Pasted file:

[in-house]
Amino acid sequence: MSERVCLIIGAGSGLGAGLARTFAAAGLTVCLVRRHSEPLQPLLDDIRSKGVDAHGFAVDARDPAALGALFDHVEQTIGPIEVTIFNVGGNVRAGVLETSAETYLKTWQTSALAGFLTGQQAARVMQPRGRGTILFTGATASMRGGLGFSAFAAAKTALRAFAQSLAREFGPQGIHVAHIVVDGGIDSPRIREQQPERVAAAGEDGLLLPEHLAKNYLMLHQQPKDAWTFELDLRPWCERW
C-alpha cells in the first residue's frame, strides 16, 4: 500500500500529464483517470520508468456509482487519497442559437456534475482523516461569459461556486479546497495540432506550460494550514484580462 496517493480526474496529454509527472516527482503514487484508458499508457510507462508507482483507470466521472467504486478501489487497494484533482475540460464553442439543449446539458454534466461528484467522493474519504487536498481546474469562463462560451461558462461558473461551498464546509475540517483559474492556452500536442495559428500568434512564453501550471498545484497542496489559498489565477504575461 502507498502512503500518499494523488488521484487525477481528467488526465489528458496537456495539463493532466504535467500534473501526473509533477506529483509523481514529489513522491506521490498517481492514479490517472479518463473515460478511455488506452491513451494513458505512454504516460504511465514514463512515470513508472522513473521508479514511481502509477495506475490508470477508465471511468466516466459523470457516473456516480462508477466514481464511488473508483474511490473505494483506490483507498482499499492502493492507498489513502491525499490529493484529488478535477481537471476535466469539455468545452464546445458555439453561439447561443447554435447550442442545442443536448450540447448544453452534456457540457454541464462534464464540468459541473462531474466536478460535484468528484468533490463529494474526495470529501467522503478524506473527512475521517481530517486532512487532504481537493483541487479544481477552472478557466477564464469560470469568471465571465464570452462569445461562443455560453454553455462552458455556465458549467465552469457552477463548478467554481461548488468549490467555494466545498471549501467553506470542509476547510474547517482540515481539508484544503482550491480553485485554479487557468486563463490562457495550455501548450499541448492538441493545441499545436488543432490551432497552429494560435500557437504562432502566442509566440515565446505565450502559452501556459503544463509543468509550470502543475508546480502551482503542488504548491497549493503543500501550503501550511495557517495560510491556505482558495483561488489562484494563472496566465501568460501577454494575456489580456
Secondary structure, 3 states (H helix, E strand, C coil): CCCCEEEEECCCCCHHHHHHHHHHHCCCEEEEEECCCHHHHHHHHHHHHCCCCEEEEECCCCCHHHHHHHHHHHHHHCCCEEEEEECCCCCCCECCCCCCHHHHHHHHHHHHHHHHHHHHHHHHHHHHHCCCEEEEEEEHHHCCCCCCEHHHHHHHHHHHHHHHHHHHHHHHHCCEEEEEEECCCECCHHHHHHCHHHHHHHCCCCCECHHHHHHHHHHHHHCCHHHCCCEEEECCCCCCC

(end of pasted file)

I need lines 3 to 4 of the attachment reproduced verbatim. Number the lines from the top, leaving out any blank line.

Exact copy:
C-alpha cells in the first residue's frame, strides 16, 4: 500500500500529464483517470520508468456509482487519497442559437456534475482523516461569459461556486479546497495540432506550460494550514484580462 496517493480526474496529454509527472516527482503514487484508458499508457510507462508507482483507470466521472467504486478501489487497494484533482475540460464553442439543449446539458454534466461528484467522493474519504487536498481546474469562463462560451461558462461558473461551498464546509475540517483559474492556452500536442495559428500568434512564453501550471498545484497542496489559498489565477504575461 502507498502512503500518499494523488488521484487525477481528467488526465489528458496537456495539463493532466504535467500534473501526473509533477506529483509523481514529489513522491506521490498517481492514479490517472479518463473515460478511455488506452491513451494513458505512454504516460504511465514514463512515470513508472522513473521508479514511481502509477495506475490508470477508465471511468466516466459523470457516473456516480462508477466514481464511488473508483474511490473505494483506490483507498482499499492502493492507498489513502491525499490529493484529488478535477481537471476535466469539455468545452464546445458555439453561439447561443447554435447550442442545442443536448450540447448544453452534456457540457454541464462534464464540468459541473462531474466536478460535484468528484468533490463529494474526495470529501467522503478524506473527512475521517481530517486532512487532504481537493483541487479544481477552472478557466477564464469560470469568471465571465464570452462569445461562443455560453454553455462552458455556465458549467465552469457552477463548478467554481461548488468549490467555494466545498471549501467553506470542509476547510474547517482540515481539508484544503482550491480553485485554479487557468486563463490562457495550455501548450499541448492538441493545441499545436488543432490551432497552429494560435500557437504562432502566442509566440515565446505565450502559452501556459503544463509543468509550470502543475508546480502551482503542488504548491497549493503543500501550503501550511495557517495560510491556505482558495483561488489562484494563472496566465501568460501577454494575456489580456
Secondary structure, 3 states (H helix, E strand, C coil): CCCCEEEEECCCCCHHHHHHHHHHHCCCEEEEEECCCHHHHHHHHHHHHCCCCEEEEECCCCCHHHHHHHHHHHHHHCCCEEEEEECCCCCCCECCCCCCHHHHHHHHHHHHHHHHHHHHHHHHHHHHHCCCEEEEEEEHHHCCCCCCEHHHHHHHHHHHHHHHHHHHHHHHHCCEEEEEEECCCECCHHHHHHCHHHHHHHCCCCCECHHHHHHHHHHHHHCCHHHCCCEEEECCCCCCC